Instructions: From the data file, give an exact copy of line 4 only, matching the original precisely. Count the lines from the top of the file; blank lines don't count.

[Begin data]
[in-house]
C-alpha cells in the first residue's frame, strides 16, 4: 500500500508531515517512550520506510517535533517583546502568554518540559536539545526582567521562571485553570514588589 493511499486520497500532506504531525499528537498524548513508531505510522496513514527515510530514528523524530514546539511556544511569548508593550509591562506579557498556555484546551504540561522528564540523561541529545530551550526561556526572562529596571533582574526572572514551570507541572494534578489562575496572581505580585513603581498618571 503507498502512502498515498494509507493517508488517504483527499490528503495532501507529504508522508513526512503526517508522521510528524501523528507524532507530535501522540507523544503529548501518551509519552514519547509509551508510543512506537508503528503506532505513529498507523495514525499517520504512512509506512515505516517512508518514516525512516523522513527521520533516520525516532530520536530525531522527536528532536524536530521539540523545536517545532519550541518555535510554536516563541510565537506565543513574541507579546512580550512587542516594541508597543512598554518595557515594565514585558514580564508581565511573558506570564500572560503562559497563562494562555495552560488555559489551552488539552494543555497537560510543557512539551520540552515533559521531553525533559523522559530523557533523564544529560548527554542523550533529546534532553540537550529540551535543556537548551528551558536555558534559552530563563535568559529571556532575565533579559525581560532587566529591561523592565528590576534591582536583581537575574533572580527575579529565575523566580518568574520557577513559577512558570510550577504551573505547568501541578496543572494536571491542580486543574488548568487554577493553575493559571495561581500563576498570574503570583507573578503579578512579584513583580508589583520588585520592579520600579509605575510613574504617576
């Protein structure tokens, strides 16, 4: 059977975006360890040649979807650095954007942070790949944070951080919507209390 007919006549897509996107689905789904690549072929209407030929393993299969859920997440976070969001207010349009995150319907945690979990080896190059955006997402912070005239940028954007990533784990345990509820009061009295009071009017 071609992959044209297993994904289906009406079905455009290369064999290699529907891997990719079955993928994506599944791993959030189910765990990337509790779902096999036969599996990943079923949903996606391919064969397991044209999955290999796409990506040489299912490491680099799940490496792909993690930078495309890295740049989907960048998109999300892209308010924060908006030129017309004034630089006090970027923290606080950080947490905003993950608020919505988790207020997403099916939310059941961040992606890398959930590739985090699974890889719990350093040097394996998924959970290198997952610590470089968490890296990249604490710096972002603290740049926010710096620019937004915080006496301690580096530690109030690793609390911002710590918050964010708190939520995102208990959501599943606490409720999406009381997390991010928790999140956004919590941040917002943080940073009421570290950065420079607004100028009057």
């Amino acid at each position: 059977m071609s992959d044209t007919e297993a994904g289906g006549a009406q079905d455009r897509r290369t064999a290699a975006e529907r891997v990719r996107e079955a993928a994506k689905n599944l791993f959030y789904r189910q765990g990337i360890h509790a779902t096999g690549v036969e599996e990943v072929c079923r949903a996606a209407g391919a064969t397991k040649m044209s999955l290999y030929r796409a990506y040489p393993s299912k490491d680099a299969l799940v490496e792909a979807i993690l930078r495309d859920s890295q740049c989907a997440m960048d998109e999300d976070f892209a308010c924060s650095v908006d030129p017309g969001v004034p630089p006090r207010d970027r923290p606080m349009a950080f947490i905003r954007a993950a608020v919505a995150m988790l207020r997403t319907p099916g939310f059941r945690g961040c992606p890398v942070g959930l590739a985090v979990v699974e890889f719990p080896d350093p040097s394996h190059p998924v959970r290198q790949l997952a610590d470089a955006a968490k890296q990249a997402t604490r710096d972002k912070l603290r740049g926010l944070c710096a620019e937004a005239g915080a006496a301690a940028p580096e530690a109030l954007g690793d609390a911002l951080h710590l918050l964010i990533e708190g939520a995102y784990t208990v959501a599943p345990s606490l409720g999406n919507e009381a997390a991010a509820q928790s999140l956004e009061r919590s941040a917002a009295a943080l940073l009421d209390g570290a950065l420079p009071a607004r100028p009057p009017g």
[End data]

């Amino acid at each position: 059977m071609s992959d044209t007919e297993a994904g289906g006549a009406q079905d455009r897509r290369t064999a290699a975006e529907r891997v990719r996107e079955a993928a994506k689905n599944l791993f959030y789904r189910q765990g990337i360890h509790a779902t096999g690549v036969e599996e990943v072929c079923r949903a996606a209407g391919a064969t397991k040649m044209s999955l290999y030929r796409a990506y040489p393993s299912k490491d680099a299969l799940v490496e792909a979807i993690l930078r495309d859920s890295q740049c989907a997440m960048d998109e999300d976070f892209a308010c924060s650095v908006d030129p017309g969001v004034p630089p006090r207010d970027r923290p606080m349009a950080f947490i905003r954007a993950a608020v919505a995150m988790l207020r997403t319907p099916g939310f059941r945690g961040c992606p890398v942070g959930l590739a985090v979990v699974e890889f719990p080896d350093p040097s394996h190059p998924v959970r290198q790949l997952a610590d470089a955006a968490k890296q990249a997402t604490r710096d972002k912070l603290r740049g926010l944070c710096a620019e937004a005239g915080a006496a301690a940028p580096e530690a109030l954007g690793d609390a911002l951080h710590l918050l964010i990533e708190g939520a995102y784990t208990v959501a599943p345990s606490l409720g999406n919507e009381a997390a991010a509820q928790s999140l956004e009061r919590s941040a917002a009295a943080l940073l009421d209390g570290a950065l420079p009071a607004r100028p009057p009017g």